Saturday, March 5, 2011


Now you will be wondering, if belief in God need not make us good, what is the benefit, now, of believing in God? Sure, in the by and by and hereafter there's all sorts of fab rewards. Like, uh, harps, and clouds, and, uh, choir singing. Very musical, and, um, meteorological.

It's a complex question -- if it were easy almost everyone would have the same religion, or none. So the real question should be, is there a God at all? In other words, what is real? We determine what is real by testing the matter. You know, science: organized knowledge. Organized: the imposition of order upon chaos by the application of intelligence; knowledge: what has been determined to be true. Intelligence: awareness of truth. Truth: things as they are. We're talking about testing reality.

How can we do such a thing? Descartes was very fretful about, well, everything. He didn't even know how he knew he existed. We went over this some years ago. He choose thinking as his proof. Seems a subjective choice. Why not feeling, or perception, or will? The Buddhists would have desire as the proof, and cause, of existence. Why not memory? Or the sense of continuity we call the self? All of these things can be distorted or deceived or deceptive. I think that all certainty is moral certainty -- that which we know, by faith and assertion, to be true. We trust our reason, our memory, our perception. Moral certainly is all there is, mostly because nothing can be satisfactorily disproven, without agreement. Yes, it's all very circular.

So it doesn't pay to get too philosophical about these things. That's the reason I think philosophy is crap, and a waste of time. I love to argue, or used to. Eventually though we gain some maturity, and care more about what is than about what is not. The answer then, to get back to the original question, about God, is science.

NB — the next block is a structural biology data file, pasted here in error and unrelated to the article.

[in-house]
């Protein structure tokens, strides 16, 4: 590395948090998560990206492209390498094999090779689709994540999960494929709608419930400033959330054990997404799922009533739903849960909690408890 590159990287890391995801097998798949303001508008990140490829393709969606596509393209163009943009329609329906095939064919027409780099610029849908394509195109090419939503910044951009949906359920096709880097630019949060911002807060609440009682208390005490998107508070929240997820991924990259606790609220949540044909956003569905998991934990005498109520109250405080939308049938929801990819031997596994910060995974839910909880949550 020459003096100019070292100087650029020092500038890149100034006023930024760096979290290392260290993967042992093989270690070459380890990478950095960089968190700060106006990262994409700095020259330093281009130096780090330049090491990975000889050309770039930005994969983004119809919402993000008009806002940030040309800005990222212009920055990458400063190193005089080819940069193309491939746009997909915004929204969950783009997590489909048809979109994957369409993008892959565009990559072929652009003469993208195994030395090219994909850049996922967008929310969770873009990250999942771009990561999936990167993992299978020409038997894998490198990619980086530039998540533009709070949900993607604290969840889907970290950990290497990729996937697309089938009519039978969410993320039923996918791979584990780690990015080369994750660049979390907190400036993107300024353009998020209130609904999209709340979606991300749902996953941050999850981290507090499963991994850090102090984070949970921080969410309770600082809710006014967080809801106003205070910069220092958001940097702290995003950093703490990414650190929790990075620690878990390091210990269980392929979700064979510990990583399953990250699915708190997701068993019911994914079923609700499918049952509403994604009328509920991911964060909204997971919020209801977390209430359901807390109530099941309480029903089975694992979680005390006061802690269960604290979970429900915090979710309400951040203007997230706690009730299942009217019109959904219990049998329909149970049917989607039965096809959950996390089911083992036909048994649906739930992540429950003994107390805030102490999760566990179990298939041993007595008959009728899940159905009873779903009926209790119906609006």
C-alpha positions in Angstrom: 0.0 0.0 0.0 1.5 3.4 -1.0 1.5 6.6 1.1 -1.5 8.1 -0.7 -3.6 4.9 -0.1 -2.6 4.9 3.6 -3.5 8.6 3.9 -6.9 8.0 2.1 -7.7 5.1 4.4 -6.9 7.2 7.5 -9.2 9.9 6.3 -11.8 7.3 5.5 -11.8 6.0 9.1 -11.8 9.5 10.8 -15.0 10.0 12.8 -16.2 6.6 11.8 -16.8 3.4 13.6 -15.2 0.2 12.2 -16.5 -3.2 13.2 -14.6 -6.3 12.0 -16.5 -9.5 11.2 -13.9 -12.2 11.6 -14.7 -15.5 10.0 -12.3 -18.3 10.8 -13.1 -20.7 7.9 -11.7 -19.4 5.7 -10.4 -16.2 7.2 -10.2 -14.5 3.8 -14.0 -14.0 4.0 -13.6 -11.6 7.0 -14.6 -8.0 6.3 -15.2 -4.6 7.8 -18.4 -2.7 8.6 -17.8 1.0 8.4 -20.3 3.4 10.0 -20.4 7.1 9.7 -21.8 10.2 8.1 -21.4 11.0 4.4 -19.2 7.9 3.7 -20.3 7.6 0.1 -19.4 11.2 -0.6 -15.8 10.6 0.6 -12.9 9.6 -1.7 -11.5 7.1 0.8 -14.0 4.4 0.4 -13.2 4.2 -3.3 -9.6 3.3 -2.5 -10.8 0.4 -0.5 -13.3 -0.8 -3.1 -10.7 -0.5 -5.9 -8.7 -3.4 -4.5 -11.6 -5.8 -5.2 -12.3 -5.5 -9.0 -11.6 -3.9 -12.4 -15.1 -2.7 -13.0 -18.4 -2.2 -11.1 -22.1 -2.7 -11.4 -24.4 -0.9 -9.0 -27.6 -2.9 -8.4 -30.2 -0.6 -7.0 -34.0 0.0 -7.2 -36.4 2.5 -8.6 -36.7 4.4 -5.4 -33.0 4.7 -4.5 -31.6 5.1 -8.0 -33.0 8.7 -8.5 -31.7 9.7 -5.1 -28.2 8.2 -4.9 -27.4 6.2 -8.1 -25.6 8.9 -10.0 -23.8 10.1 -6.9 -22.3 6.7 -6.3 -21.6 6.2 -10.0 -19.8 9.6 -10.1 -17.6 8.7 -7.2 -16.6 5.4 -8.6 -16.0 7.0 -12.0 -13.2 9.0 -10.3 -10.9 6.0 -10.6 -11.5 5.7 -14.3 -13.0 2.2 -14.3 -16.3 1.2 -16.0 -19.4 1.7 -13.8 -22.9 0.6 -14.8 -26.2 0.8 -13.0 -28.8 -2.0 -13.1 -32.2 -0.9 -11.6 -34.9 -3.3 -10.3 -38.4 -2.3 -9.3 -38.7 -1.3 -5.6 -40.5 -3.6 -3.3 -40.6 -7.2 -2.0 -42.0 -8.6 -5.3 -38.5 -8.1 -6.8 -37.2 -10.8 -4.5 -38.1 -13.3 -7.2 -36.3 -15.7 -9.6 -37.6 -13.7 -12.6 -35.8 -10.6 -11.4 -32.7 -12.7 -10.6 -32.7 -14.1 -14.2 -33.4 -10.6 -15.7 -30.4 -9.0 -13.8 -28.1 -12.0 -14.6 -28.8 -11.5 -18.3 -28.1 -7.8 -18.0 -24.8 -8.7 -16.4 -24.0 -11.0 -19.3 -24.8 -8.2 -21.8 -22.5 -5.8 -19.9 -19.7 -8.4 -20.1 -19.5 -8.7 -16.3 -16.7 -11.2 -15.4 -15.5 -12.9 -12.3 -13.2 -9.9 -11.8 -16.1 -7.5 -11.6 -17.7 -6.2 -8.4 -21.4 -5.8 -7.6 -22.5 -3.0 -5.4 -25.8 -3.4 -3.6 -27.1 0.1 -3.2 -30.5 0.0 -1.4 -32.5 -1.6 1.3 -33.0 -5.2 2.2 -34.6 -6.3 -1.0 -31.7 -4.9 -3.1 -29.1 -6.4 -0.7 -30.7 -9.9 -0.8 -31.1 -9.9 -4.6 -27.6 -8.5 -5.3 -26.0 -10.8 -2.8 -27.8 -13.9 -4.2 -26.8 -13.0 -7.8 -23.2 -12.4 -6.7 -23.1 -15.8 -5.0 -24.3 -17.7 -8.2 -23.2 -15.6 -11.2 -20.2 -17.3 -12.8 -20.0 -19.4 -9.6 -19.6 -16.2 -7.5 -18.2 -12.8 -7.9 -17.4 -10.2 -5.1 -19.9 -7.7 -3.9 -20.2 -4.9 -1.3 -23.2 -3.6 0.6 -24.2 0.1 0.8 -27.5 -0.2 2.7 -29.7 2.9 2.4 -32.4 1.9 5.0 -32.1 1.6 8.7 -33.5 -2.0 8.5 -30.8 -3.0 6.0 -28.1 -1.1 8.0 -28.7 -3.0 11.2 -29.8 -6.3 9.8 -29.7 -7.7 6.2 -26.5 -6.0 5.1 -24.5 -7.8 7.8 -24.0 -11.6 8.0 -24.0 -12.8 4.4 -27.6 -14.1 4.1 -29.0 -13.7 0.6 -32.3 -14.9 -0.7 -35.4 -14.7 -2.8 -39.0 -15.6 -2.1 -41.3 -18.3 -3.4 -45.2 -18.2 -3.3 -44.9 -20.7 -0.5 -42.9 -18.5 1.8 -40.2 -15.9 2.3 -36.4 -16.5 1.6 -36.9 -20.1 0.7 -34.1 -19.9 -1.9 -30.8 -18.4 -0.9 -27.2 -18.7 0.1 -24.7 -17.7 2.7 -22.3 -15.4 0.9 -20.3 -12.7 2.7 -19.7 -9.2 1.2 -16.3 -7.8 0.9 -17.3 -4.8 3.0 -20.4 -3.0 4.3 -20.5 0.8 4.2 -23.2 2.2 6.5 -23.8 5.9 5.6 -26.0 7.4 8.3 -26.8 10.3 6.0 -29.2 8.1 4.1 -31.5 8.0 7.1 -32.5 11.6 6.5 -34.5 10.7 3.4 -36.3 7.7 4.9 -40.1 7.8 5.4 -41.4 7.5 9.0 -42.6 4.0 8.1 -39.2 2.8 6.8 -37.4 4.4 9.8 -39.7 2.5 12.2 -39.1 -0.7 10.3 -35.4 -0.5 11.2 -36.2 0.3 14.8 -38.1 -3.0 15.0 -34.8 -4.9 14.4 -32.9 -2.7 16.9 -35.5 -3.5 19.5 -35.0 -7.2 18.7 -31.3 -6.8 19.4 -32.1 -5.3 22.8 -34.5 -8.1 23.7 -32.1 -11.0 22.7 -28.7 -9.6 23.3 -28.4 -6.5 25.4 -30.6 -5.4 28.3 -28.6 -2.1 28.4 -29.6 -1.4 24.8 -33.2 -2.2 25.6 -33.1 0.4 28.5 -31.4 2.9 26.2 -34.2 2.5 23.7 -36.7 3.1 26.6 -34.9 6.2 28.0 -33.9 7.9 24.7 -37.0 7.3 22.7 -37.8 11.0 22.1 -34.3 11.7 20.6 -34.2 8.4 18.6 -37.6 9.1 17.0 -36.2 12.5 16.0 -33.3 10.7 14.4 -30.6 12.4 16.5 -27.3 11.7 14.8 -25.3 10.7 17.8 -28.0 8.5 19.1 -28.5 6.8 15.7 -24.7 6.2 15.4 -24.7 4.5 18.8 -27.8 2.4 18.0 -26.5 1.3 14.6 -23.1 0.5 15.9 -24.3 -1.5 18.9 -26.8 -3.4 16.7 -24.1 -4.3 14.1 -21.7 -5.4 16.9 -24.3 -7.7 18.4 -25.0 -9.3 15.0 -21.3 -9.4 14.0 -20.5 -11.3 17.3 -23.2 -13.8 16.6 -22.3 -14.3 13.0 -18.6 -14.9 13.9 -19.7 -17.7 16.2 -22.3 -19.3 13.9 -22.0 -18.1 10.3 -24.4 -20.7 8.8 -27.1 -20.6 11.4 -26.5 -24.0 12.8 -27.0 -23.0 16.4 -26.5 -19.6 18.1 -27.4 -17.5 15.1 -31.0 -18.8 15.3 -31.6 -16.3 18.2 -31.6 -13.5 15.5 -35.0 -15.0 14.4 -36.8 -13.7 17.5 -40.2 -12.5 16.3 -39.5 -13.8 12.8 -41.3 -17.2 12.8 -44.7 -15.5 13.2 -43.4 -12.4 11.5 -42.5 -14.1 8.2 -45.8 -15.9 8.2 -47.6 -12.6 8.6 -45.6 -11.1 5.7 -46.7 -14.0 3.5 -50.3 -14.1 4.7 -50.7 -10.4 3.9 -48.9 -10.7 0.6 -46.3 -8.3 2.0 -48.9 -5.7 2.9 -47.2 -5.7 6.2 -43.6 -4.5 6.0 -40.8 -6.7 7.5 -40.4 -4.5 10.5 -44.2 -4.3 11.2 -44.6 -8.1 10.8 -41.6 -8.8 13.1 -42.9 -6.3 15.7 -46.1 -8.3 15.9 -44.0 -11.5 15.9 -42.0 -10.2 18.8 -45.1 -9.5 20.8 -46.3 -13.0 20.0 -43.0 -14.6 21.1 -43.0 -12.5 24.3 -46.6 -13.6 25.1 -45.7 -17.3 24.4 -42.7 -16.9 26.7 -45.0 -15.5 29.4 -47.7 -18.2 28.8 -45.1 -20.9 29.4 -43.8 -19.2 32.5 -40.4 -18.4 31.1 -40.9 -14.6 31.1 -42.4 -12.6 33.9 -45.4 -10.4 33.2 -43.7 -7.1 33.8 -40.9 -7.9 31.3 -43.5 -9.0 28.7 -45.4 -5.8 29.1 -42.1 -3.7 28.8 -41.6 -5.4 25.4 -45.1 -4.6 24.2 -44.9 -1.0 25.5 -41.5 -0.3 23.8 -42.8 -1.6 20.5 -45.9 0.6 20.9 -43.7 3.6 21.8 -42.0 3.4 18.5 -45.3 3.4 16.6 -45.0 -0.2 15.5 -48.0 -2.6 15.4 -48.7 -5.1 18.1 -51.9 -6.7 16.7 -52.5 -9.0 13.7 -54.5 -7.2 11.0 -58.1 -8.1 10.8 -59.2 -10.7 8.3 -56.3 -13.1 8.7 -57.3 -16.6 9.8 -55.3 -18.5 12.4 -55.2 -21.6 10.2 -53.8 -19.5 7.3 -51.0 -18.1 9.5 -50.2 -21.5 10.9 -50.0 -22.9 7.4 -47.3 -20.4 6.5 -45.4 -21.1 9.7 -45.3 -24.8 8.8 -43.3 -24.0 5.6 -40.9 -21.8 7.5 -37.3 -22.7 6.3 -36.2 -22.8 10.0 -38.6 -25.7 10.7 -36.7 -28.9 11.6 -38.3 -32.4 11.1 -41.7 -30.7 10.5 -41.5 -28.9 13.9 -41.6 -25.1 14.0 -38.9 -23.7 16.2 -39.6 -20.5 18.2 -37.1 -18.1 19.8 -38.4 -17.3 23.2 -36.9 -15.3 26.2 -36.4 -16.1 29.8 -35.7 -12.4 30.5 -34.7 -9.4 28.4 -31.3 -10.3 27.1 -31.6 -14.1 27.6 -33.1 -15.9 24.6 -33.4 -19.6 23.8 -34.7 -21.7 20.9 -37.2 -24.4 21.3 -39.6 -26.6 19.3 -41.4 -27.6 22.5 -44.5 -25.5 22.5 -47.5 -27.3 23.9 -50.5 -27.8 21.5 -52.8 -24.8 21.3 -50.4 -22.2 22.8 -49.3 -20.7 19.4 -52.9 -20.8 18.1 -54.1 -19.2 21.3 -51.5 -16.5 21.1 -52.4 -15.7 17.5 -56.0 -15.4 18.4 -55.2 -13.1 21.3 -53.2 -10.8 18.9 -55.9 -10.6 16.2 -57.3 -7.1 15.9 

Theories have to make predictions, the results of which must be observable, testable, falsifiable. Obviously what cannot in some manner be observed, even indirectly, cannot be tested, and so cannot be falsified. So when we mix precise measures of chemicals together under the same conditions, we demand the same result. We demand uniformity of physical laws. When we talk about supernovas and Evolution, observations and tests and outcomes become so mired in ad hoc assumptions that by strict definition we must consider them hypotheses -- they are thought experiments, and whether true or not, are mostly about faith. To find rabbit bones in Precambrian strata is not a falsification of Evolutionism. Special pleading is always possible -- by definition, if it has rabbit bones, it's not Precambrian ... if it's Precambrian, the bones must have migrated there.

So. Complexity exists. Randomness never produces organization -- only order, patterns predicable from the nature of the material. Agitated aggregates stratify, smallest particles lowest down. Snowflakes are beautiful, orderly, and complicated because of the way water crystallizes. Complication and complexity are not the same thing. Organization, as opposed to order, is the imposition of intelligence onto a system. It is a surprise, nonpredictable. Nothing in the nature of silicon atoms predicts a computer microprocessor.